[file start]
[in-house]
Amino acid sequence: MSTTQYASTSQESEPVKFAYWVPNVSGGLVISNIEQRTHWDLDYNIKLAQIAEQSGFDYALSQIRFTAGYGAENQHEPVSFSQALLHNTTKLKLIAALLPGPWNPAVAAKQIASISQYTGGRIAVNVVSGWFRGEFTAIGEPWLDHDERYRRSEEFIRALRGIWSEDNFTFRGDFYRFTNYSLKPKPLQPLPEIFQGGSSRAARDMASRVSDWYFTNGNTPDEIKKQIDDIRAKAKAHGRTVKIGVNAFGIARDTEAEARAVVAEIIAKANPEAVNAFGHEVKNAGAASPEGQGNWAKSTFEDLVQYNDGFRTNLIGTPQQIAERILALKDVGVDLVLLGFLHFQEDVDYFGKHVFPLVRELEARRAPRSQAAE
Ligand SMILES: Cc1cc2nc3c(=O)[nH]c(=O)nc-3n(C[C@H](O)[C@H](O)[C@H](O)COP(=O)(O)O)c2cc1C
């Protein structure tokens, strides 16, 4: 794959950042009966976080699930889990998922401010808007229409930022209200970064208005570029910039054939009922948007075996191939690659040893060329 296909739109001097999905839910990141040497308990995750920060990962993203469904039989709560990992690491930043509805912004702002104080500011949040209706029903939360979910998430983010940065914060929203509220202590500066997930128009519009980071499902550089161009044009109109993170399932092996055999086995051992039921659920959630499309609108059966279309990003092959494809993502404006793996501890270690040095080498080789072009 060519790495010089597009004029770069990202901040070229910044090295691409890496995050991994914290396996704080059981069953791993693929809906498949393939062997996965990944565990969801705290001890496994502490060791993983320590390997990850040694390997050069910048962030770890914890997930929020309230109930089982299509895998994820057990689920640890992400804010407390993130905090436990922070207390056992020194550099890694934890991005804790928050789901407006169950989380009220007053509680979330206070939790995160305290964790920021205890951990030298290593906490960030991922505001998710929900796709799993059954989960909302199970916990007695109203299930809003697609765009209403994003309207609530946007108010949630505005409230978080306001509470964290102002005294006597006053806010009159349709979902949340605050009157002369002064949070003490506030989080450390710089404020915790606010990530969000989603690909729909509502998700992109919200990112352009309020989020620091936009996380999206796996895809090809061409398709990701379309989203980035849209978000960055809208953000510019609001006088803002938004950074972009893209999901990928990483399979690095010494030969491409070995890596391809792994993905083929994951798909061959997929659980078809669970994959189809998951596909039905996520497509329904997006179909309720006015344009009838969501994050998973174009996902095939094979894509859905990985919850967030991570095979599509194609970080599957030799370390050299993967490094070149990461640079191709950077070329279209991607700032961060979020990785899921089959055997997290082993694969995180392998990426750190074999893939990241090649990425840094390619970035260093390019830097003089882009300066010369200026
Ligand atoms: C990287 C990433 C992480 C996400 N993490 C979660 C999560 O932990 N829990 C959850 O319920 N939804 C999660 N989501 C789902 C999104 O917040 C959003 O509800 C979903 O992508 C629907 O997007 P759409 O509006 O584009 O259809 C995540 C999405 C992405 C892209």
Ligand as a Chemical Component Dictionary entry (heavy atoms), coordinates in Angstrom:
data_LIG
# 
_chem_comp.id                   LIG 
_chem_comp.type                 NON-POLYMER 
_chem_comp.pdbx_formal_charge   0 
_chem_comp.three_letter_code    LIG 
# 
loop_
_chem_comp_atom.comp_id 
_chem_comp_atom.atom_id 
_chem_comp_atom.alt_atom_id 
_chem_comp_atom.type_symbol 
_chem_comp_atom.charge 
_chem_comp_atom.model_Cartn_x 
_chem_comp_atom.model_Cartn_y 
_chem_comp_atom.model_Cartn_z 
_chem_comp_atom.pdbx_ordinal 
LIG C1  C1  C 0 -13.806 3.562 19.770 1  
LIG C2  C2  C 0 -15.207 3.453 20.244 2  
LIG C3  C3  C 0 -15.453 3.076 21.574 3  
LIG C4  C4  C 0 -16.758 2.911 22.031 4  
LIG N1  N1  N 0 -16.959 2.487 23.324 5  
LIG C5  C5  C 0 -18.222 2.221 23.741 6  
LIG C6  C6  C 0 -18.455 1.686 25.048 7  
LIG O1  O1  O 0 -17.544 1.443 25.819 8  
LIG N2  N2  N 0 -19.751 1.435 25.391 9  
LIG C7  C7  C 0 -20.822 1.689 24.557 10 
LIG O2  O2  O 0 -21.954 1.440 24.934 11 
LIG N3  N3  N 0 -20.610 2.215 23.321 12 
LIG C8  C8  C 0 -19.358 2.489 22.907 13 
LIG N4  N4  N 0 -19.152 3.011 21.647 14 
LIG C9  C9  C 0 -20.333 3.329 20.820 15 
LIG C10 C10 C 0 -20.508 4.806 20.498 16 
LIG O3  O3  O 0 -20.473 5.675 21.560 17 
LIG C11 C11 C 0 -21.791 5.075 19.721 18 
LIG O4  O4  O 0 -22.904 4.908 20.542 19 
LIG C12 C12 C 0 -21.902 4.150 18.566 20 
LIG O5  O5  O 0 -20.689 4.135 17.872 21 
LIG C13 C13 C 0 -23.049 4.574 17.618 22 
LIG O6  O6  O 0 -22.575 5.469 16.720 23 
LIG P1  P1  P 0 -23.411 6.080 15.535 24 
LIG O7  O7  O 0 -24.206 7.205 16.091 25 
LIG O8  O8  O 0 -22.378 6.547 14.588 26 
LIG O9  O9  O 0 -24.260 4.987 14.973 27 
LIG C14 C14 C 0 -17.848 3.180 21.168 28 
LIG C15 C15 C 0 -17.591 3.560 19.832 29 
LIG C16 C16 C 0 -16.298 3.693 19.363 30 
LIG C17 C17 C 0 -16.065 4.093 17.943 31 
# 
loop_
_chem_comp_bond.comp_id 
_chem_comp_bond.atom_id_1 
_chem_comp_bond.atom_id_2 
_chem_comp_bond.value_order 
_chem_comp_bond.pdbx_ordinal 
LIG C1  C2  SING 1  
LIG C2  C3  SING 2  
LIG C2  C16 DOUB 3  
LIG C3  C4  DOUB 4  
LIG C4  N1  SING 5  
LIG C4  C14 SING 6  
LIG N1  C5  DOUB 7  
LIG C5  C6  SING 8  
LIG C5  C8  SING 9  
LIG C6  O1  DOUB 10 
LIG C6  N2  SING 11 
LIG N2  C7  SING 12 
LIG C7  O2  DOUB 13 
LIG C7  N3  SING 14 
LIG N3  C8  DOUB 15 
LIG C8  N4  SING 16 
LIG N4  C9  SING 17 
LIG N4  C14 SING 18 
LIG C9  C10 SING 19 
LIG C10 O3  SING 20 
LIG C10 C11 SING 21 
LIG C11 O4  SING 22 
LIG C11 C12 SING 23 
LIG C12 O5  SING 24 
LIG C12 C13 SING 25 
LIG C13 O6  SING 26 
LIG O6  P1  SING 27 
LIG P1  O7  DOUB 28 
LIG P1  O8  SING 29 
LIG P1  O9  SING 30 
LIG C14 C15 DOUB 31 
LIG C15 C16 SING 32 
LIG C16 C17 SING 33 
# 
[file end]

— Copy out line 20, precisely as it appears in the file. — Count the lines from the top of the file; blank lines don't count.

_chem_comp_atom.model_Cartn_x 